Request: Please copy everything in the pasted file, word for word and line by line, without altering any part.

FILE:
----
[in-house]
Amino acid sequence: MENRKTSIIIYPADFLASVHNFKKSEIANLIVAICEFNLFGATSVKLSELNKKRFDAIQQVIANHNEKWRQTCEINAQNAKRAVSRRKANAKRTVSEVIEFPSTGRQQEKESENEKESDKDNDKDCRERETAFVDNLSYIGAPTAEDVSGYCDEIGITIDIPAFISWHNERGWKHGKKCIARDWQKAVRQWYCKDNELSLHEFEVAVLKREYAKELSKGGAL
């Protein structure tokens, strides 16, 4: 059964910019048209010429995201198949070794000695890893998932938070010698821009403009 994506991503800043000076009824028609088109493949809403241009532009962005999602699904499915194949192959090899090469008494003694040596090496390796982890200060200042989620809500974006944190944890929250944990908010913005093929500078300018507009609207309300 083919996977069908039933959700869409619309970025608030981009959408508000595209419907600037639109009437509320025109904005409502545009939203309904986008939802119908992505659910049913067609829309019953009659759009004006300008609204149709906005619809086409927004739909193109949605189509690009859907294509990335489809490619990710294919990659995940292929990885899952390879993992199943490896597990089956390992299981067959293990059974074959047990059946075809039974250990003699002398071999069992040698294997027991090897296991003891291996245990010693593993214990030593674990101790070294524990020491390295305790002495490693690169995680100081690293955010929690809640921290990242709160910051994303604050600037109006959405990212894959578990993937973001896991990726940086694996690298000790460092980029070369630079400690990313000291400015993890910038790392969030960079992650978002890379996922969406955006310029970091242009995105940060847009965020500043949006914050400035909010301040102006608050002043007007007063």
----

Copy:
[in-house]
Amino acid sequence: MENRKTSIIIYPADFLASVHNFKKSEIANLIVAICEFNLFGATSVKLSELNKKRFDAIQQVIANHNEKWRQTCEINAQNAKRAVSRRKANAKRTVSEVIEFPSTGRQQEKESENEKESDKDNDKDCRERETAFVDNLSYIGAPTAEDVSGYCDEIGITIDIPAFISWHNERGWKHGKKCIARDWQKAVRQWYCKDNELSLHEFEVAVLKREYAKELSKGGAL
């Protein structure tokens, strides 16, 4: 059964910019048209010429995201198949070794000695890893998932938070010698821009403009 994506991503800043000076009824028609088109493949809403241009532009962005999602699904499915194949192959090899090469008494003694040596090496390796982890200060200042989620809500974006944190944890929250944990908010913005093929500078300018507009609207309300 083919996977069908039933959700869409619309970025608030981009959408508000595209419907600037639109009437509320025109904005409502545009939203309904986008939802119908992505659910049913067609829309019953009659759009004006300008609204149709906005619809086409927004739909193109949605189509690009859907294509990335489809490619990710294919990659995940292929990885899952390879993992199943490896597990089956390992299981067959293990059974074959047990059946075809039974250990003699002398071999069992040698294997027991090897296991003891291996245990010693593993214990030593674990101790070294524990020491390295305790002495490693690169995680100081690293955010929690809640921290990242709160910051994303604050600037109006959405990212894959578990993937973001896991990726940086694996690298000790460092980029070369630079400690990313000291400015993890910038790392969030960079992650978002890379996922969406955006310029970091242009995105940060847009965020500043949006914050400035909010301040102006608050002043007007007063």